A steeplechase, more commonly known as a chase, is a race run over fences.
Steeplechases are run over distances that range between 2 and 4½ miles (3.2 and 7.2 km). The runners jump over a variety of obstacles that can include plain fences, water jumps or open ditches. The fences in chases are a minimum of 4½ feet (1.3m) high and are made of a mixture of birch and spruce.
Chases do not use starting stalls, but start from behind elasticated tapes that stretch across the racecourse. Jockeys circle their horses and then walk towards the tapes when called in by the Starter. When the tapes are released, the race is off.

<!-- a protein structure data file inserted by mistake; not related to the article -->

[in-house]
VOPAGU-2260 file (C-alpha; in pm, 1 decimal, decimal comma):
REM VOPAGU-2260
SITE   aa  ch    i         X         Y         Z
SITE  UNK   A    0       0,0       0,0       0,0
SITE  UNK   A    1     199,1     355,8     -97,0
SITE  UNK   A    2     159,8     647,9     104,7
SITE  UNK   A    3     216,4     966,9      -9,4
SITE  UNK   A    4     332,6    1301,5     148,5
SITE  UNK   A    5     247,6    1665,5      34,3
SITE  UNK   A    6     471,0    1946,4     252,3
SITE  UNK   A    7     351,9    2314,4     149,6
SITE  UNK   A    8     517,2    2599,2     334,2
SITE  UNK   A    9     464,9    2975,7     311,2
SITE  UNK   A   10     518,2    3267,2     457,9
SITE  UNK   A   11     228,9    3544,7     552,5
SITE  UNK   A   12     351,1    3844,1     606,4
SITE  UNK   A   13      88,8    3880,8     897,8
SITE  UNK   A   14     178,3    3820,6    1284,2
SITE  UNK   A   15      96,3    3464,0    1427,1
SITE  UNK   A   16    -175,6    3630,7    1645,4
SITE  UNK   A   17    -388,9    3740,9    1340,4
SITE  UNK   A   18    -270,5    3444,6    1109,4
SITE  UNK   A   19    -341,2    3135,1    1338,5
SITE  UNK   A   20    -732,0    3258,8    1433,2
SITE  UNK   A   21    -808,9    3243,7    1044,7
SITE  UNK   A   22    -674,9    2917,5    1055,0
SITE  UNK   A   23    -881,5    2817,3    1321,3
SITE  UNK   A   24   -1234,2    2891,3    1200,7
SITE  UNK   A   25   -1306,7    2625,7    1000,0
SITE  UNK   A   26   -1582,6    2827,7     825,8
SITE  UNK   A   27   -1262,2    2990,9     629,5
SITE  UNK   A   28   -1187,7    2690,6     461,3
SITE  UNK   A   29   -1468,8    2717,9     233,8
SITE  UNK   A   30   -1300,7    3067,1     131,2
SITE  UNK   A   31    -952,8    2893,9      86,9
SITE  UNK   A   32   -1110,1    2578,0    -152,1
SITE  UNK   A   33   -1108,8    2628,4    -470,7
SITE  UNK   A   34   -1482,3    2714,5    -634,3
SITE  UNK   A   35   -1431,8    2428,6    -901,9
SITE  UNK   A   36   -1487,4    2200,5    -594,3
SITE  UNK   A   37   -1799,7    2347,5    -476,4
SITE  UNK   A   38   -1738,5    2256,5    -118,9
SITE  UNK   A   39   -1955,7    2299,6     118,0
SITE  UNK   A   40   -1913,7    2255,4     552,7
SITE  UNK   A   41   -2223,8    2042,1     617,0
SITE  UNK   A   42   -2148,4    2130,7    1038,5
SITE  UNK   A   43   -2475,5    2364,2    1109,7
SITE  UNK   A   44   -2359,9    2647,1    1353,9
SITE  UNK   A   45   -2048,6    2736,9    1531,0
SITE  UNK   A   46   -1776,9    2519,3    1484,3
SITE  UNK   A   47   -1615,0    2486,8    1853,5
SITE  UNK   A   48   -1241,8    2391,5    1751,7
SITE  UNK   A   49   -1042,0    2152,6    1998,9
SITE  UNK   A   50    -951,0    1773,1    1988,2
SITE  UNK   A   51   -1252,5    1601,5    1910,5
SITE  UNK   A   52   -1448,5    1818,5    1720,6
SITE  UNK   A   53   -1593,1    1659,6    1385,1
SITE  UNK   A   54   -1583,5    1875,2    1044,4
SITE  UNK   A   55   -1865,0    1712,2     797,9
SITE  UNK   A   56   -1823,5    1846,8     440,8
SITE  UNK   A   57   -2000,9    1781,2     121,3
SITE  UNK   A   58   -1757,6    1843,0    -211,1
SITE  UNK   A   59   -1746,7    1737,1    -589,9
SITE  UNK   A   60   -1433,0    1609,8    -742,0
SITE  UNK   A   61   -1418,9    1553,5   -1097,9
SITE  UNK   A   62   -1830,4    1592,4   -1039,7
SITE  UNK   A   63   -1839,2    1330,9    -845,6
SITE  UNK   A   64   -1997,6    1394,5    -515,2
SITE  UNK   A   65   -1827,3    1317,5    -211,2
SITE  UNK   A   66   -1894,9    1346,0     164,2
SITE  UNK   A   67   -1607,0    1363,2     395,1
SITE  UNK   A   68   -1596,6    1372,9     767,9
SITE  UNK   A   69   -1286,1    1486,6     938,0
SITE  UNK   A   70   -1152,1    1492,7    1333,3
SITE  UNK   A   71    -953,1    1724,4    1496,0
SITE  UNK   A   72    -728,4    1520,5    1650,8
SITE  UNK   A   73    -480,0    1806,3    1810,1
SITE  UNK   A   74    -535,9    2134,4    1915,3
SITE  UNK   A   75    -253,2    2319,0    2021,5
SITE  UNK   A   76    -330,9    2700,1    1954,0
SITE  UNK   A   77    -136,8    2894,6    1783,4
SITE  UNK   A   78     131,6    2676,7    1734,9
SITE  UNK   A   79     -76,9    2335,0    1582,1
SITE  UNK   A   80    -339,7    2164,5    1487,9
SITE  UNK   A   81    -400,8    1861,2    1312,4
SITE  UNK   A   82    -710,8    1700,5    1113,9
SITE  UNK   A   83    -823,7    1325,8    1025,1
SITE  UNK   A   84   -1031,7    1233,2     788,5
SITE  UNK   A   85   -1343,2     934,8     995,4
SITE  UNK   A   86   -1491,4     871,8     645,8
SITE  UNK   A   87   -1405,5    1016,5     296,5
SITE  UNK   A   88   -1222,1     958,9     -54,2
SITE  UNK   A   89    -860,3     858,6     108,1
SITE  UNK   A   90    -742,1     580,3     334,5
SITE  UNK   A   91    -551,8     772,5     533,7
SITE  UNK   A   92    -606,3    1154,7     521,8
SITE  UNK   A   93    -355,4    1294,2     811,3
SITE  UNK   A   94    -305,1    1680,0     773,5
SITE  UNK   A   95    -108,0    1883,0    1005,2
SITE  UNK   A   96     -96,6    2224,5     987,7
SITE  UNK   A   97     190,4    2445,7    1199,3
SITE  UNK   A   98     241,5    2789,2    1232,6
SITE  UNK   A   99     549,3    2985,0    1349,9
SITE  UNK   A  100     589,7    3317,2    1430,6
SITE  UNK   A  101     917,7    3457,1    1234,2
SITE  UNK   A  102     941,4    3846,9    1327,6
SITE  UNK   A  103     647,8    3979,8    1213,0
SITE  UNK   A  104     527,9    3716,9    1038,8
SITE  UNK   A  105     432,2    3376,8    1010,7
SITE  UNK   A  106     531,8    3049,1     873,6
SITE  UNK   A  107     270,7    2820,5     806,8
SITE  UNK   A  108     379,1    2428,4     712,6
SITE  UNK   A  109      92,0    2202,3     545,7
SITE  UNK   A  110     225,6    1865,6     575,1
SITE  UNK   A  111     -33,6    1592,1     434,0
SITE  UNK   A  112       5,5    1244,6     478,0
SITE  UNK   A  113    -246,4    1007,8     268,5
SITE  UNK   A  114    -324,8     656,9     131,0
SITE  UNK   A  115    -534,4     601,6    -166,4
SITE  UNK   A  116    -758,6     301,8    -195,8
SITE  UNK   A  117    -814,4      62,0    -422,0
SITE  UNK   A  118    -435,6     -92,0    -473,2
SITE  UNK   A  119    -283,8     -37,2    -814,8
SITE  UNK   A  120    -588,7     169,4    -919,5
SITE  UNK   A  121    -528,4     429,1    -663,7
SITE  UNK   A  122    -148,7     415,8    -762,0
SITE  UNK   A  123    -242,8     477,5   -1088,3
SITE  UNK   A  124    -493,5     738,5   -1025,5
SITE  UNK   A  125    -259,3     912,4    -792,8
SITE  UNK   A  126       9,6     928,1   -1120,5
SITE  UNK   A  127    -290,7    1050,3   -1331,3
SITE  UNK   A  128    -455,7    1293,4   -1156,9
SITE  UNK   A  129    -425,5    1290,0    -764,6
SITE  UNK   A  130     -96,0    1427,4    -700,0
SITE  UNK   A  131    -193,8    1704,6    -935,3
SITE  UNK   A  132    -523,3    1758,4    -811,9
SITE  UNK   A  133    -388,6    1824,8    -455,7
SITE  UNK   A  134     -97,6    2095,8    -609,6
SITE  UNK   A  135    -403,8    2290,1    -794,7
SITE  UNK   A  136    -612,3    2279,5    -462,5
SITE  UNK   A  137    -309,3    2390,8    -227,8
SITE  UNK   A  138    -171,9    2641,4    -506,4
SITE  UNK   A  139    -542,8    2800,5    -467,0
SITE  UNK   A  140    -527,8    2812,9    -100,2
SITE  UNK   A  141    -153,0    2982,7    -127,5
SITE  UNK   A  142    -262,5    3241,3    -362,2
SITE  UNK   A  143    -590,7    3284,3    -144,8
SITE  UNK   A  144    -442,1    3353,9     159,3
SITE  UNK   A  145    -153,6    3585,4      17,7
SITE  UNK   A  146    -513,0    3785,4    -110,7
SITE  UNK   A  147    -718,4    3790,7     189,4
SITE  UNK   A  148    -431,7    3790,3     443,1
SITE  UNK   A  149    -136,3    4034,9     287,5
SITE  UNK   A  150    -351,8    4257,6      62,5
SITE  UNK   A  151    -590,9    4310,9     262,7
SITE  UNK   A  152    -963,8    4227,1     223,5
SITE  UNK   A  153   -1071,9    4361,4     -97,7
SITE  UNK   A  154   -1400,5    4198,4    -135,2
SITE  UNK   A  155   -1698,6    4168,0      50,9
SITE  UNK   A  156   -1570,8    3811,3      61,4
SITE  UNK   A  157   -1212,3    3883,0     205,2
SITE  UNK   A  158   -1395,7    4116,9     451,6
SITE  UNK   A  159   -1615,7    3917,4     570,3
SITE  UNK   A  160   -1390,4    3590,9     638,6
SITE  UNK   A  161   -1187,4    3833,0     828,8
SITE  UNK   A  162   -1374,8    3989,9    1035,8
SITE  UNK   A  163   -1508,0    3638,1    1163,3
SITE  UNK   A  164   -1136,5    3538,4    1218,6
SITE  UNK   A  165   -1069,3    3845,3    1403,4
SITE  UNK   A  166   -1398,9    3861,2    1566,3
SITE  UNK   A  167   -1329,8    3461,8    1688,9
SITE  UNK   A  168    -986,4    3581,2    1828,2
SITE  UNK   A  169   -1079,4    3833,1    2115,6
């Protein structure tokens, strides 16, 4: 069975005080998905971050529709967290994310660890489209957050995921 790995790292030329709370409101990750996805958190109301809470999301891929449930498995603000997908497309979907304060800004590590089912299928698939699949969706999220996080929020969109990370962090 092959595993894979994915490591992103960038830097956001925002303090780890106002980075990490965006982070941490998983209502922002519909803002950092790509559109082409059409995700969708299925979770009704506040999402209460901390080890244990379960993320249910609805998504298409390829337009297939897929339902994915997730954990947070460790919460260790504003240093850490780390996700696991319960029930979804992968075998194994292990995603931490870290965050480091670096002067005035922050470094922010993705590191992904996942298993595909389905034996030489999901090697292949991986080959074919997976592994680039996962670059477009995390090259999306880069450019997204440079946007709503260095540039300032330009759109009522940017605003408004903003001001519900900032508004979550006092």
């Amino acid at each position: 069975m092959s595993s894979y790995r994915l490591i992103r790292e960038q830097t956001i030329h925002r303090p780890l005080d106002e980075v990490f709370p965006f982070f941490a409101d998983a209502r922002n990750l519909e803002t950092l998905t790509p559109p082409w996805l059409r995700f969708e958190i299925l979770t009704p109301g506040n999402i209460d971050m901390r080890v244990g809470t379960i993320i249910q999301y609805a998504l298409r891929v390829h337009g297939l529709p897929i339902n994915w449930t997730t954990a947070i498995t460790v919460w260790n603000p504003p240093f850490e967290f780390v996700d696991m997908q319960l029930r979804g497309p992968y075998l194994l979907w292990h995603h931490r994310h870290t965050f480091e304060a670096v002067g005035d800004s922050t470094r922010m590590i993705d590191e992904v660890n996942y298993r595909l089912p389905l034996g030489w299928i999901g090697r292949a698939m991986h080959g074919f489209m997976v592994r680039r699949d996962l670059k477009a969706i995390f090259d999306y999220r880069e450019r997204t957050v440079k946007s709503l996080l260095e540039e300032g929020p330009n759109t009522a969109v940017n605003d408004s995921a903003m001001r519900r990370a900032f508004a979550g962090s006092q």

Chasers – horses that run in steeplechases – tend to be older and may have run previously in hurdle races. This is to gain racing experience and to learn jumping technique.
What’s in a name?
The name comes from jump racing’s origins in Ireland, when young men would race their horses from church steeple to church steeple jumping any and all obstacles in between.
- There are 40 racecourses across the UK that stage steeplechases.
- The Grand National, the Cheltenham Gold Cup and Queen Mother Champion Chase are the best known steeplechases.
- Amateur steeplechasing is called Point To Pointing.